Mave On The Move - Week 6

Discussion in 'Locations' started by David M. Byrne, Apr 16, 2012.

  1. David M. Byrne

    David M. Byrne New Member

    Hello again,

    Well it seems the more I wonder about the kind of pictures I’ll be taking week to week the more I end up surprising myself. I never expected this week’s entry to be dominated by random street photography and wildlife, but that’s exactly what’s has happened. Although I guess in a country like Australia, with its weird and wonderful fauna, that’s almost to be expected. The 5 pictures in this week’s 'Mave On The Move' instalment were captured over only 2 days, 2 days which reminded me how much I like taking pictures.

    Picture 33, Day 39 – King George Square, Brisbane, Queensland, Australia. April 13th 2012.
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    I spent day 39 of the trip with my camera & a few lenses taking a look around the Australian city of Brisbane, the capital and largest city in Queensland & the 3rd largest city in Oz. It’s not exactly prominent on the tourist trail so there isn’t a whole lot to see in the city. That said, I found it pretty photogenic. Starting as far back as 1824 the city was settled by the British as a penal colony so there are quite a few nice colonial buildings around. One of those buildings, Brisbane City Hall, can be seen in the distance. The Hall, dating from 1920, sits facing King George Square, where this picture was taken. The building was designed according to the Italian Renaissance style with its 91m clock tower, housing the largest clock faces in the country, based on the design of the St. Mark’s Campanile in Venice. My aim was to photograph the Hall itself but, & like all of the colonial buildings in the city, it was towered over by modern-day skyscrapers and/or construction cranes (this is something that I also found in recent weeks blighted the photographing of the colonial buildings in the Kuala Lumpur & Singapore). I took this picture from behind a bronze sculpture of kangaroos on the corner of the Square and I find it a much more interesting photograph than any of the pictures I captured of City Hall itself.

    Note: You can see more of the pictures I took of Brisbane by checking out my 'Brisbane Walkabout' blog entry.

    Picture 34, Day 39 – Corner of Queen & Edward Street, Brisbane, Queensland, Australia. April 13th 2012.
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    My day of walking around Brisbane unintentionally turned into a street photography session. I was ok with that - I like street photography although I really don’t know too much about it. I’m certainly the inconspicuous type (unlike Thomas Leuthard who we were introduced to on RPF earlier this week) so I’m not too fond of using my SLR for this type of photography (I plan on upgrading my point-and-shoot later in the year specifically for this reason). This picture was taken on the corner of Queen & Edward Street right in the heart of Brisbane’s CBD. Queen Street is pedestrianized so it’s a great place for people watching. I sat there for a while taking pictures. This picture was taken with my wide-angle lens, not your typical street photography lens (insofar as anything is ‘typical’). Again if you want to see more of the street pictures I took on this day in Brisbane click here to visit the 'Brisbane – Street’ entry of my photography blog.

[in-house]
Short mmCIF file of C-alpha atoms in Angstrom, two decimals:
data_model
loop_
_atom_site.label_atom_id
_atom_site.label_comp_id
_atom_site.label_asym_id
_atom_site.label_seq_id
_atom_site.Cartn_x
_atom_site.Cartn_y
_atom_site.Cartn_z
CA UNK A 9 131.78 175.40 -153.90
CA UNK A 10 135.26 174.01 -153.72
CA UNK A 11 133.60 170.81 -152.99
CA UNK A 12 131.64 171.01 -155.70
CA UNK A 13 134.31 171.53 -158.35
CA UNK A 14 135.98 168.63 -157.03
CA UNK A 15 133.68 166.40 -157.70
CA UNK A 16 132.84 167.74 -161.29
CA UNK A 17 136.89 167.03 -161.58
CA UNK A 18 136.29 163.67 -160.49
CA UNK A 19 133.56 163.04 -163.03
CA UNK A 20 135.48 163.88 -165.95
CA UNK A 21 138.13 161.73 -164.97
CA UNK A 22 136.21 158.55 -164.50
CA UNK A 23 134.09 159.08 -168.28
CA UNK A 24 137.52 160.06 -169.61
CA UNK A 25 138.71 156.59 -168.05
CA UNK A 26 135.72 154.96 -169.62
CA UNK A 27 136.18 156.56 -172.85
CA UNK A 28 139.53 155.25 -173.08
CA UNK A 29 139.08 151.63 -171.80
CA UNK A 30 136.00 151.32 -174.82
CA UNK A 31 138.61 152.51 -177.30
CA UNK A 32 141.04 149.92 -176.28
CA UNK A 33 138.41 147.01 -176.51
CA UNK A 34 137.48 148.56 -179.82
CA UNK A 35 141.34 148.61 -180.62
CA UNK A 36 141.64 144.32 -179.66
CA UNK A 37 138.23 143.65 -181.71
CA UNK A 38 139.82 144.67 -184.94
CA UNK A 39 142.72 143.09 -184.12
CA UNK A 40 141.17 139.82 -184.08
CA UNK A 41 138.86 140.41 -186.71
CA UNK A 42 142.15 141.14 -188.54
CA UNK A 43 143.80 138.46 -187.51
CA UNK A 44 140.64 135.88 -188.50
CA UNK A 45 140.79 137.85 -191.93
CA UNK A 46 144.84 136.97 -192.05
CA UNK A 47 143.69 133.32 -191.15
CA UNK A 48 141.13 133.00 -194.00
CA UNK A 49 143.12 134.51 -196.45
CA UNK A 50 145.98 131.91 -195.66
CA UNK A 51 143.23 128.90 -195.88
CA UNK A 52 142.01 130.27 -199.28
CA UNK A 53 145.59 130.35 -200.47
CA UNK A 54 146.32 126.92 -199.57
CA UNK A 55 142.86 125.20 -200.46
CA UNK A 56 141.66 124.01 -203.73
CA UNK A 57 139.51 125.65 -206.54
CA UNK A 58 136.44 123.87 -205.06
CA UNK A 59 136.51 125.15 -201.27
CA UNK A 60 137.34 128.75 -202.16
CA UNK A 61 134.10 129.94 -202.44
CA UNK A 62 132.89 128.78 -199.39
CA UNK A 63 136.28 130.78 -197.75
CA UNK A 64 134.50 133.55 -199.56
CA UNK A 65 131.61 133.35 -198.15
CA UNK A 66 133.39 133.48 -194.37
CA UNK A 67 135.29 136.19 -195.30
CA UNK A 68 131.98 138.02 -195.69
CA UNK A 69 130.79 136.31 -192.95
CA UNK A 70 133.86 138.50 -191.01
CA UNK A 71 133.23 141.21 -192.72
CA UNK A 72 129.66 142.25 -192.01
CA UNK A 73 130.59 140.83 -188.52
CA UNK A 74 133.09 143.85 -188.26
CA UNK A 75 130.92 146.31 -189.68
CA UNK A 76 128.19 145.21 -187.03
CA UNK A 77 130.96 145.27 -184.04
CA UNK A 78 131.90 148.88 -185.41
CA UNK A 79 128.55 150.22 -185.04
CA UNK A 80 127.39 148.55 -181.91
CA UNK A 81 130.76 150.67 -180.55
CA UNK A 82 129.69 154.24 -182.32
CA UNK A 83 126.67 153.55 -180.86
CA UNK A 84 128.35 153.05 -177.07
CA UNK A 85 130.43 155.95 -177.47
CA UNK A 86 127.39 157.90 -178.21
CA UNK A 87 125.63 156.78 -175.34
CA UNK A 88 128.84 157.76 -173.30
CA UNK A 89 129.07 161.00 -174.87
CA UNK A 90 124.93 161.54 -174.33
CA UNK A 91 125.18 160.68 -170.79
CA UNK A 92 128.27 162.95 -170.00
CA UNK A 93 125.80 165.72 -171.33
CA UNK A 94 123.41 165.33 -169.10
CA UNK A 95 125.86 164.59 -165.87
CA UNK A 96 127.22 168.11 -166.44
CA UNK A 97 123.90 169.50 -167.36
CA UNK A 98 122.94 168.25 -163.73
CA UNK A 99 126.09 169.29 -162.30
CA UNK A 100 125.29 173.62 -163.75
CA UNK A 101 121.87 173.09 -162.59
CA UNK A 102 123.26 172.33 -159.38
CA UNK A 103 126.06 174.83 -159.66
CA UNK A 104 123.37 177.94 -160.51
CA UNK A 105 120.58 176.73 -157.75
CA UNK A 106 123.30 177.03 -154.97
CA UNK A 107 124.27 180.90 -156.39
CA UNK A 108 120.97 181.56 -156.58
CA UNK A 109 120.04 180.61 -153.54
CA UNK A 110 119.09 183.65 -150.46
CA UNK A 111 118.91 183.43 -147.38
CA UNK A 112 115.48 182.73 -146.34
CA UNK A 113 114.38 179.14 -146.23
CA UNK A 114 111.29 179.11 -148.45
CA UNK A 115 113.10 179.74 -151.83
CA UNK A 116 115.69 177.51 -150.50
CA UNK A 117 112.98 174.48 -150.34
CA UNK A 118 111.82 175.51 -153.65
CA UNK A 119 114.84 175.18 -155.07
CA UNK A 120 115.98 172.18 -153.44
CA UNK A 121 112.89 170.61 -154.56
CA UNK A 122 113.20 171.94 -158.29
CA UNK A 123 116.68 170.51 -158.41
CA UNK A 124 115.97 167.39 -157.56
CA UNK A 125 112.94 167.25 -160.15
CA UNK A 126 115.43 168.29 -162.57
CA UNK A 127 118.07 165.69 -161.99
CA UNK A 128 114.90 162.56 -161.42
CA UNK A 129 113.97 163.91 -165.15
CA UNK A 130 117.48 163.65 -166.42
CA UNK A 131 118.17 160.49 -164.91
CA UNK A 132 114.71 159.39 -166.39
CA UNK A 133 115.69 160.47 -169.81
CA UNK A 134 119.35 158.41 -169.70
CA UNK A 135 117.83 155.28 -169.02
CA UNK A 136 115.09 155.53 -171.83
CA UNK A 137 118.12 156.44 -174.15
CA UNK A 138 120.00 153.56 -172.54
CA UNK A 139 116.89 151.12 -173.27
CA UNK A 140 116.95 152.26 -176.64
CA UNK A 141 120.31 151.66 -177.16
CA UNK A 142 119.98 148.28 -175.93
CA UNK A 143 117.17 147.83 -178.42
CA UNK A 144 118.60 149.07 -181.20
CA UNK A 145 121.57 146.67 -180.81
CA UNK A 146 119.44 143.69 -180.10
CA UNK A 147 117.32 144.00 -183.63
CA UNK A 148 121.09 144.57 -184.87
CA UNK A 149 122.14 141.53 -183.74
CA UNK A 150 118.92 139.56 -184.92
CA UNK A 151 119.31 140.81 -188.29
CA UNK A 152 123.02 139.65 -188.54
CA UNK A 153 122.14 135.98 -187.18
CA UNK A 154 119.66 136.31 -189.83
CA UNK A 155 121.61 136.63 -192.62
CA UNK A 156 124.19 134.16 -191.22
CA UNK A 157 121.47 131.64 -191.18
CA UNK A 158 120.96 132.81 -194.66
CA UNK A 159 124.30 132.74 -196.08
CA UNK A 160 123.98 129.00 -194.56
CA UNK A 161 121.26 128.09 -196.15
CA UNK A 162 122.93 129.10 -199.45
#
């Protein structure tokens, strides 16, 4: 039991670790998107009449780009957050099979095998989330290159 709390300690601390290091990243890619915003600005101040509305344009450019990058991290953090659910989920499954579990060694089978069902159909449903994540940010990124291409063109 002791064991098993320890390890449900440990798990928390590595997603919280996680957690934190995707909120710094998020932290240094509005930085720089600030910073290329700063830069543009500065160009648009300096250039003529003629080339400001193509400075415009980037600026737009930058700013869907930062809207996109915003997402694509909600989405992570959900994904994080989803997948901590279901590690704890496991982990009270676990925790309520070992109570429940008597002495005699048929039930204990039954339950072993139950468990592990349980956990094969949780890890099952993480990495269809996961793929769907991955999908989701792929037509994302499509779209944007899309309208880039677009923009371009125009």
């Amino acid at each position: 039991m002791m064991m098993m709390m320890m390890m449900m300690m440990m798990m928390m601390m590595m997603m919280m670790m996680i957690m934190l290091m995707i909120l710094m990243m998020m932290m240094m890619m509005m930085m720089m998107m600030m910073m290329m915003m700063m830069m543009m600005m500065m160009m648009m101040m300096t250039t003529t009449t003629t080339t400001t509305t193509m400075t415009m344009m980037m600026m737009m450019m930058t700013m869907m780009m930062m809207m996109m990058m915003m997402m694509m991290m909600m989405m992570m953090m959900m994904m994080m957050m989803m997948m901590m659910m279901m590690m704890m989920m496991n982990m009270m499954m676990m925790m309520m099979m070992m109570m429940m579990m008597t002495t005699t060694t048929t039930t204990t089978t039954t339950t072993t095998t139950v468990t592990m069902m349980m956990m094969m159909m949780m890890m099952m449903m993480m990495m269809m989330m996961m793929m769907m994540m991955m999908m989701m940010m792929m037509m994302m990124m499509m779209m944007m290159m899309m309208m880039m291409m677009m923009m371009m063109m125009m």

Picture 35, Day 41 – A Koala in Lone Pine Koala Sanctuary, Brisbane, Queensland, Australia. April 15th 2012.
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    Day 41 of the trip saw me visiting the Lone Pine Koala Sanctuary on the outskirts of Brisbane, the world's oldest & largest sanctuary of its kind. Obviously the uber-cute, furry, lethargic koalas are the main attraction but there's so much other Aussie-heavy wildlife on show - kangaroos, Tasmanian devils, wombats, echidnas, a cassowary, snakes, reptiles, and even a platypus which in a country full of strange creatures is the strangest of them all. The sanctuary has over 130 koalas, those sluggish tailless Australian arboreal marsupials (they are not, nor are they even remotely related to bears) with grey furry ears and coat. Their sole food source is eucalyptus, not a very good energy provider (it's actually toxic) which is why they spend 18-20 hours of the day sleeping. The other 4-6 hours are spent eating &, if you're a Lone Pine koala, having your picture taken hugging a tourist like me - the sanctuary is one of the very few places in the world where visitors are actually allowed, for now, to hold the koalas (it's a banned practice just over the border in New South Wales).